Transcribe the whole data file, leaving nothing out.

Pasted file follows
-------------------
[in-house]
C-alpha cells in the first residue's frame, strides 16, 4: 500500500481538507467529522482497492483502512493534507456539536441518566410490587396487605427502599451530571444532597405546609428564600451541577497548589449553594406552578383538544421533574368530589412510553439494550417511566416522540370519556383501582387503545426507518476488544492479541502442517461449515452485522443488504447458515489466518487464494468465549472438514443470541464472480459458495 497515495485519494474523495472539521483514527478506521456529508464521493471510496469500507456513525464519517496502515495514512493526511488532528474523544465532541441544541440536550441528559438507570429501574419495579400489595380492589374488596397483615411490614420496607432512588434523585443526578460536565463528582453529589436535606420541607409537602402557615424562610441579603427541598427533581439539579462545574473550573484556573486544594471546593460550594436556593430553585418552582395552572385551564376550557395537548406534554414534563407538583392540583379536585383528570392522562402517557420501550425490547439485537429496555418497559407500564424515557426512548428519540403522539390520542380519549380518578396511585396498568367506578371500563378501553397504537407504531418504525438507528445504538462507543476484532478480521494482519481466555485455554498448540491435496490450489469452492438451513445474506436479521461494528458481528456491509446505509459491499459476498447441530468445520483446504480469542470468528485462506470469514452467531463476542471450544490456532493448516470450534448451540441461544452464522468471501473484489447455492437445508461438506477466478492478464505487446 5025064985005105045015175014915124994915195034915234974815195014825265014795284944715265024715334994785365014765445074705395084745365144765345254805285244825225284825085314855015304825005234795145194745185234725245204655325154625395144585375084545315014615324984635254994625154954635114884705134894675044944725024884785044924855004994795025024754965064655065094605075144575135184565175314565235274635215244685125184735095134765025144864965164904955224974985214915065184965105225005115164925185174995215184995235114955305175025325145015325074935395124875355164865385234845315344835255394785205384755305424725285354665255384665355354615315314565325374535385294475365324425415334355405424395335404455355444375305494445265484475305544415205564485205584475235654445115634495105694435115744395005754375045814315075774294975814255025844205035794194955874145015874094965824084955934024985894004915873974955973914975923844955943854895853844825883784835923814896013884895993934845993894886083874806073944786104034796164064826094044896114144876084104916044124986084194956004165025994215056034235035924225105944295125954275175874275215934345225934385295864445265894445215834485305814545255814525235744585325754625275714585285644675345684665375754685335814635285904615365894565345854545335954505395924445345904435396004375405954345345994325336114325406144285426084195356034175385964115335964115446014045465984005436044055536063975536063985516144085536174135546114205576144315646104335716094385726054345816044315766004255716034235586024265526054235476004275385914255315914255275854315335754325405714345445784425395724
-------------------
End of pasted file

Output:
[in-house]
C-alpha cells in the first residue's frame, strides 16, 4: 500500500481538507467529522482497492483502512493534507456539536441518566410490587396487605427502599451530571444532597405546609428564600451541577497548589449553594406552578383538544421533574368530589412510553439494550417511566416522540370519556383501582387503545426507518476488544492479541502442517461449515452485522443488504447458515489466518487464494468465549472438514443470541464472480459458495 497515495485519494474523495472539521483514527478506521456529508464521493471510496469500507456513525464519517496502515495514512493526511488532528474523544465532541441544541440536550441528559438507570429501574419495579400489595380492589374488596397483615411490614420496607432512588434523585443526578460536565463528582453529589436535606420541607409537602402557615424562610441579603427541598427533581439539579462545574473550573484556573486544594471546593460550594436556593430553585418552582395552572385551564376550557395537548406534554414534563407538583392540583379536585383528570392522562402517557420501550425490547439485537429496555418497559407500564424515557426512548428519540403522539390520542380519549380518578396511585396498568367506578371500563378501553397504537407504531418504525438507528445504538462507543476484532478480521494482519481466555485455554498448540491435496490450489469452492438451513445474506436479521461494528458481528456491509446505509459491499459476498447441530468445520483446504480469542470468528485462506470469514452467531463476542471450544490456532493448516470450534448451540441461544452464522468471501473484489447455492437445508461438506477466478492478464505487446 5025064985005105045015175014915124994915195034915234974815195014825265014795284944715265024715334994785365014765445074705395084745365144765345254805285244825225284825085314855015304825005234795145194745185234725245204655325154625395144585375084545315014615324984635254994625154954635114884705134894675044944725024884785044924855004994795025024754965064655065094605075144575135184565175314565235274635215244685125184735095134765025144864965164904955224974985214915065184965105225005115164925185174995215184995235114955305175025325145015325074935395124875355164865385234845315344835255394785205384755305424725285354665255384665355354615315314565325374535385294475365324425415334355405424395335404455355444375305494445265484475305544415205564485205584475235654445115634495105694435115744395005754375045814315075774294975814255025844205035794194955874145015874094965824084955934024985894004915873974955973914975923844955943854895853844825883784835923814896013884895993934845993894886083874806073944786104034796164064826094044896114144876084104916044124986084194956004165025994215056034235035924225105944295125954275175874275215934345225934385295864445265894445215834485305814545255814525235744585325754625275714585285644675345684665375754685335814635285904615365894565345854545335954505395924445345904435396004375405954345345994325336114325406144285426084195356034175385964115335964115446014045465984005436044055536063975536063985516144085536174135546114205576144315646104335716094385726054345816044315766004255716034235586024265526054235476004275385914255315914255275854315335754325405714345445784425395724